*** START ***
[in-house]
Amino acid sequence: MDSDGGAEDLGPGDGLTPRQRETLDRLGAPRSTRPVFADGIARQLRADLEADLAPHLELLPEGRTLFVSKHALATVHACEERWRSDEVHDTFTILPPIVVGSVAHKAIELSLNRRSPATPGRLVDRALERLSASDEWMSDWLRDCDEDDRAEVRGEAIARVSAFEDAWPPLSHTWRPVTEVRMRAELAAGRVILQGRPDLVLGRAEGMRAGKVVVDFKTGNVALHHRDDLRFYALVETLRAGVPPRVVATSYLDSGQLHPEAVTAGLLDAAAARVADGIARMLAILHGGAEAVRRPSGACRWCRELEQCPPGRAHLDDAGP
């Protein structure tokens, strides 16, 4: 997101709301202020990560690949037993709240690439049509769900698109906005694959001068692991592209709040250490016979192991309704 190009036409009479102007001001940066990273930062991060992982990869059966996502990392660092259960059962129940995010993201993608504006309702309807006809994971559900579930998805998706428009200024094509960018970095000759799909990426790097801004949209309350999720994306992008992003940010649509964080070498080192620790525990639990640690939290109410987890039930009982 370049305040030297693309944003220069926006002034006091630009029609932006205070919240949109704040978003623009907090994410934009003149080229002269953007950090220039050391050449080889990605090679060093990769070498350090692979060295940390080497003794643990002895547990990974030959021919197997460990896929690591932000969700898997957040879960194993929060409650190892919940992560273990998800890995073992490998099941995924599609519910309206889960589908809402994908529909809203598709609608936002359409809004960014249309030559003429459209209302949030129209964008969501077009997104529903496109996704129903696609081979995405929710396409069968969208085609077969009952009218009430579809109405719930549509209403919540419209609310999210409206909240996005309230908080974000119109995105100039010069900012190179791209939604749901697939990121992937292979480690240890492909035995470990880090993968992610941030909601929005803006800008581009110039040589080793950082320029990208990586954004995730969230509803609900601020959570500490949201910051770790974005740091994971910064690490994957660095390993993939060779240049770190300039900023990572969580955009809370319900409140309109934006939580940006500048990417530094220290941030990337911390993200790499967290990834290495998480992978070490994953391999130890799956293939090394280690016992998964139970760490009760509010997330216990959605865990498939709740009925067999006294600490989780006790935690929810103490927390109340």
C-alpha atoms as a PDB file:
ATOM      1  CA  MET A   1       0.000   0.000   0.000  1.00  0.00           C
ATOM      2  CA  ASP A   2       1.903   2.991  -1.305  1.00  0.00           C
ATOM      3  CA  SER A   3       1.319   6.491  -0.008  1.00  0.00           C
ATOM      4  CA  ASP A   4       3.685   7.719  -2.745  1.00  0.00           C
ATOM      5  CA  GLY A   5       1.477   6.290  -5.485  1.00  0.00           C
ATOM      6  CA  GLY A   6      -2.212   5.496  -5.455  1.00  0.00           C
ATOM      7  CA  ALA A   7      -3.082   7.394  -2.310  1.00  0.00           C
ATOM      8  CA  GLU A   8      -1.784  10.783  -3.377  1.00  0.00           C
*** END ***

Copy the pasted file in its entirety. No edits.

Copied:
[in-house]
Amino acid sequence: MDSDGGAEDLGPGDGLTPRQRETLDRLGAPRSTRPVFADGIARQLRADLEADLAPHLELLPEGRTLFVSKHALATVHACEERWRSDEVHDTFTILPPIVVGSVAHKAIELSLNRRSPATPGRLVDRALERLSASDEWMSDWLRDCDEDDRAEVRGEAIARVSAFEDAWPPLSHTWRPVTEVRMRAELAAGRVILQGRPDLVLGRAEGMRAGKVVVDFKTGNVALHHRDDLRFYALVETLRAGVPPRVVATSYLDSGQLHPEAVTAGLLDAAAARVADGIARMLAILHGGAEAVRRPSGACRWCRELEQCPPGRAHLDDAGP
């Protein structure tokens, strides 16, 4: 997101709301202020990560690949037993709240690439049509769900698109906005694959001068692991592209709040250490016979192991309704 190009036409009479102007001001940066990273930062991060992982990869059966996502990392660092259960059962129940995010993201993608504006309702309807006809994971559900579930998805998706428009200024094509960018970095000759799909990426790097801004949209309350999720994306992008992003940010649509964080070498080192620790525990639990640690939290109410987890039930009982 370049305040030297693309944003220069926006002034006091630009029609932006205070919240949109704040978003623009907090994410934009003149080229002269953007950090220039050391050449080889990605090679060093990769070498350090692979060295940390080497003794643990002895547990990974030959021919197997460990896929690591932000969700898997957040879960194993929060409650190892919940992560273990998800890995073992490998099941995924599609519910309206889960589908809402994908529909809203598709609608936002359409809004960014249309030559003429459209209302949030129209964008969501077009997104529903496109996704129903696609081979995405929710396409069968969208085609077969009952009218009430579809109405719930549509209403919540419209609310999210409206909240996005309230908080974000119109995105100039010069900012190179791209939604749901697939990121992937292979480690240890492909035995470990880090993968992610941030909601929005803006800008581009110039040589080793950082320029990208990586954004995730969230509803609900601020959570500490949201910051770790974005740091994971910064690490994957660095390993993939060779240049770190300039900023990572969580955009809370319900409140309109934006939580940006500048990417530094220290941030990337911390993200790499967290990834290495998480992978070490994953391999130890799956293939090394280690016992998964139970760490009760509010997330216990959605865990498939709740009925067999006294600490989780006790935690929810103490927390109340």
C-alpha atoms as a PDB file:
ATOM      1  CA  MET A   1       0.000   0.000   0.000  1.00  0.00           C
ATOM      2  CA  ASP A   2       1.903   2.991  -1.305  1.00  0.00           C
ATOM      3  CA  SER A   3       1.319   6.491  -0.008  1.00  0.00           C
ATOM      4  CA  ASP A   4       3.685   7.719  -2.745  1.00  0.00           C
ATOM      5  CA  GLY A   5       1.477   6.290  -5.485  1.00  0.00           C
ATOM      6  CA  GLY A   6      -2.212   5.496  -5.455  1.00  0.00           C
ATOM      7  CA  ALA A   7      -3.082   7.394  -2.310  1.00  0.00           C
ATOM      8  CA  GLU A   8      -1.784  10.783  -3.377  1.00  0.00           C